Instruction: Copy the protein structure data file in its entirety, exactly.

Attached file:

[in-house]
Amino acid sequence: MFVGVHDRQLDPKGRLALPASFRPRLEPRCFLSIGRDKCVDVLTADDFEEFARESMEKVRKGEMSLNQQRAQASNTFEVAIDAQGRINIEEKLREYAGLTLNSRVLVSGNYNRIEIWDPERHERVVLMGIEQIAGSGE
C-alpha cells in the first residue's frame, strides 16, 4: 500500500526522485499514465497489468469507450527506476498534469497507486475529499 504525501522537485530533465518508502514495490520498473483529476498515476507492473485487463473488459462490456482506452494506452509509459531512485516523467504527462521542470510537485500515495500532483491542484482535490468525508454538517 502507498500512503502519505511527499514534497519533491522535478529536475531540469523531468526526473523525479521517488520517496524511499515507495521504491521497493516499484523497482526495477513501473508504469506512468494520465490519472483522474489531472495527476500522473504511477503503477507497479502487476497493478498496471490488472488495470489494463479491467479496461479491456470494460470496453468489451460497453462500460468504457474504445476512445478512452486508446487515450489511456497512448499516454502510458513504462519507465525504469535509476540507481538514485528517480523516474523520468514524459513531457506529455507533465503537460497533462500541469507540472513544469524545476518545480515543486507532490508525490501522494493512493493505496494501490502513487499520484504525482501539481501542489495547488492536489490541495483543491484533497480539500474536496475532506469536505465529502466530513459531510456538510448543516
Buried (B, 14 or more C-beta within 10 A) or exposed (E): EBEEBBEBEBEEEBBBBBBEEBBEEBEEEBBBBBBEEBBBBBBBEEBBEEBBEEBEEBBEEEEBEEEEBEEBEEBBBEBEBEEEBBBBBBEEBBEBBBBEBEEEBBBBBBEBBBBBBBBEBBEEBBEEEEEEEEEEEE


[in-house]
Amino acid sequence: MFVGVHDRQLDPKGRLALPASFRPRLEPRCFLSIGRDKCVDVLTADDFEEFARESMEKVRKGEMSLNQQRAQASNTFEVAIDAQGRINIEEKLREYAGLTLNSRVLVSGNYNRIEIWDPERHERVVLMGIEQIAGSGE
C-alpha cells in the first residue's frame, strides 16, 4: 500500500526522485499514465497489468469507450527506476498534469497507486475529499 504525501522537485530533465518508502514495490520498473483529476498515476507492473485487463473488459462490456482506452494506452509509459531512485516523467504527462521542470510537485500515495500532483491542484482535490468525508454538517 502507498500512503502519505511527499514534497519533491522535478529536475531540469523531468526526473523525479521517488520517496524511499515507495521504491521497493516499484523497482526495477513501473508504469506512468494520465490519472483522474489531472495527476500522473504511477503503477507497479502487476497493478498496471490488472488495470489494463479491467479496461479491456470494460470496453468489451460497453462500460468504457474504445476512445478512452486508446487515450489511456497512448499516454502510458513504462519507465525504469535509476540507481538514485528517480523516474523520468514524459513531457506529455507533465503537460497533462500541469507540472513544469524545476518545480515543486507532490508525490501522494493512493493505496494501490502513487499520484504525482501539481501542489495547488492536489490541495483543491484533497480539500474536496475532506469536505465529502466530513459531510456538510448543516
Buried (B, 14 or more C-beta within 10 A) or exposed (E): EBEEBBEBEBEEEBBBBBBEEBBEEBEEEBBBBBBEEBBBBBBBEEBBEEBBEEBEEBBEEEEBEEEEBEEBEEBBBEBEBEEEBBBBBBEEBBEBBBBEBEEEBBBBBBEBBBBBBBBEBBEEBBEEEEEEEEEEEE